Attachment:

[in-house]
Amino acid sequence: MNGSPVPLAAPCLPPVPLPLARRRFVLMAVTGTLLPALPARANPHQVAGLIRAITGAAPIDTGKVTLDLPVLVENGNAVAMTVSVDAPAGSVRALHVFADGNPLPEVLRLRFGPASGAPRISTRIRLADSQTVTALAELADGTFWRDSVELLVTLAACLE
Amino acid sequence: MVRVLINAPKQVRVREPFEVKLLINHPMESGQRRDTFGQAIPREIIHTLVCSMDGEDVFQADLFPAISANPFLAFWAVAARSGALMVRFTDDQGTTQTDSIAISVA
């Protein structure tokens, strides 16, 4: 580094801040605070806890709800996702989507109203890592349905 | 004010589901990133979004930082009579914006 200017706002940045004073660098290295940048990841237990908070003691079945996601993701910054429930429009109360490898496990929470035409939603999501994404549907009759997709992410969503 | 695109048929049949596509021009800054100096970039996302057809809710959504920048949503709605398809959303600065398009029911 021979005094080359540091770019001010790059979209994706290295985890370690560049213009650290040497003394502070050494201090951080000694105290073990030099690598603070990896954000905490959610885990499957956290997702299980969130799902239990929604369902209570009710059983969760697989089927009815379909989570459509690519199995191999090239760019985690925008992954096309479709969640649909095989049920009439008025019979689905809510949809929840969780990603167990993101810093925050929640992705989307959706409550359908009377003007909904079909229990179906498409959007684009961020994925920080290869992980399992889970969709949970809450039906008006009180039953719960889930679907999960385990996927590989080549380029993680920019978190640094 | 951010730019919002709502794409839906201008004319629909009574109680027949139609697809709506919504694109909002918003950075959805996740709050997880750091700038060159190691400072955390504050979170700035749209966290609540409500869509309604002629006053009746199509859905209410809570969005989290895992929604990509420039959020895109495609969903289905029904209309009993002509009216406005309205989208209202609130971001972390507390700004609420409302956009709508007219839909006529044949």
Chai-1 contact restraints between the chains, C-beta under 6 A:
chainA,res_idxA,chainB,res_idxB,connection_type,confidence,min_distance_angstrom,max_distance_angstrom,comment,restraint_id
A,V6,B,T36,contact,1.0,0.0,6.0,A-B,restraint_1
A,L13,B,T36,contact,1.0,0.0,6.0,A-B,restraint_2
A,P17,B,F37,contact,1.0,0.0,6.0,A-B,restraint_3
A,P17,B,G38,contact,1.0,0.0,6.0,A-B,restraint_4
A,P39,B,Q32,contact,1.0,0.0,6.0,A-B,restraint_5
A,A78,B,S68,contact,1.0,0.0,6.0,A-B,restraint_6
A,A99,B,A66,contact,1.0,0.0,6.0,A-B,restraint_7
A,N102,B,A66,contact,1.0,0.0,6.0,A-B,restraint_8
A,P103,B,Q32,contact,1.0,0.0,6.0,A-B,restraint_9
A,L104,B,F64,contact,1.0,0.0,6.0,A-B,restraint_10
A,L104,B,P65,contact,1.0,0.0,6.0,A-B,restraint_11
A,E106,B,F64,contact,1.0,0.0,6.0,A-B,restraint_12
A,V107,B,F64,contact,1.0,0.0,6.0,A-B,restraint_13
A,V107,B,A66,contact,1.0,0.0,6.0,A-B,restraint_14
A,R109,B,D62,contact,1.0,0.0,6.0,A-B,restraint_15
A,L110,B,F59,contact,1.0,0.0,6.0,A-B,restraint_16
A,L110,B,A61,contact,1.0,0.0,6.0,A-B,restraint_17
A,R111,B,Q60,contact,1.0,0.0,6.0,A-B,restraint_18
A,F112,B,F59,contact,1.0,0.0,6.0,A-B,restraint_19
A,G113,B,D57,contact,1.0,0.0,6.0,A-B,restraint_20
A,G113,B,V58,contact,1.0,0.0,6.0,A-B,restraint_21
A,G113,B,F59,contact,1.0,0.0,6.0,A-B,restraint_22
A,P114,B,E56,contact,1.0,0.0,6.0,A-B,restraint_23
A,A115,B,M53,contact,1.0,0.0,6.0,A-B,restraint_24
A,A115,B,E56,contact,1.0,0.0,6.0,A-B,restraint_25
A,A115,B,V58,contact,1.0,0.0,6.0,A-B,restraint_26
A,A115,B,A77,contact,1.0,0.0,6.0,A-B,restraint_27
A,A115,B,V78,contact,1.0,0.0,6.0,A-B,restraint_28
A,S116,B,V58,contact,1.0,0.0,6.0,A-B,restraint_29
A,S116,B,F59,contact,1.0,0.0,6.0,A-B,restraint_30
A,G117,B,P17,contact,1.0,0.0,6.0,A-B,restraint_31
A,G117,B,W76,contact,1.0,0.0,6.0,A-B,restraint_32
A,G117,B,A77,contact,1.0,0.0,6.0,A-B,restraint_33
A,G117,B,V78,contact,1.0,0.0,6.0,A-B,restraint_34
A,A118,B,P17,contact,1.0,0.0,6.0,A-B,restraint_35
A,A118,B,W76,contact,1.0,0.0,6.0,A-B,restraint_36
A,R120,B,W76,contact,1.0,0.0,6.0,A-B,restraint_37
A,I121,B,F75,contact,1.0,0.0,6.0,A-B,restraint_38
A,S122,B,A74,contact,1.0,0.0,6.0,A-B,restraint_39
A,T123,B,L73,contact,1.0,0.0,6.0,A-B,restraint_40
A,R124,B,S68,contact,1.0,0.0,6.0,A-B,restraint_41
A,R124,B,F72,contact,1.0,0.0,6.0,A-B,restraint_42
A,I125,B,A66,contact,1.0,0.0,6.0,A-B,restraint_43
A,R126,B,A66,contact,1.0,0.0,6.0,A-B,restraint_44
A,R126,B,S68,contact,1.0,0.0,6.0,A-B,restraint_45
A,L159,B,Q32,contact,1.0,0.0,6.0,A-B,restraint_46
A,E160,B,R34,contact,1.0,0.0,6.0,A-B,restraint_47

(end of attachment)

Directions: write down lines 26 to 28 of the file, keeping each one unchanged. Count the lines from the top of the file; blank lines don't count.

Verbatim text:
A,G113,B,D57,contact,1.0,0.0,6.0,A-B,restraint_20
A,G113,B,V58,contact,1.0,0.0,6.0,A-B,restraint_21
A,G113,B,F59,contact,1.0,0.0,6.0,A-B,restraint_22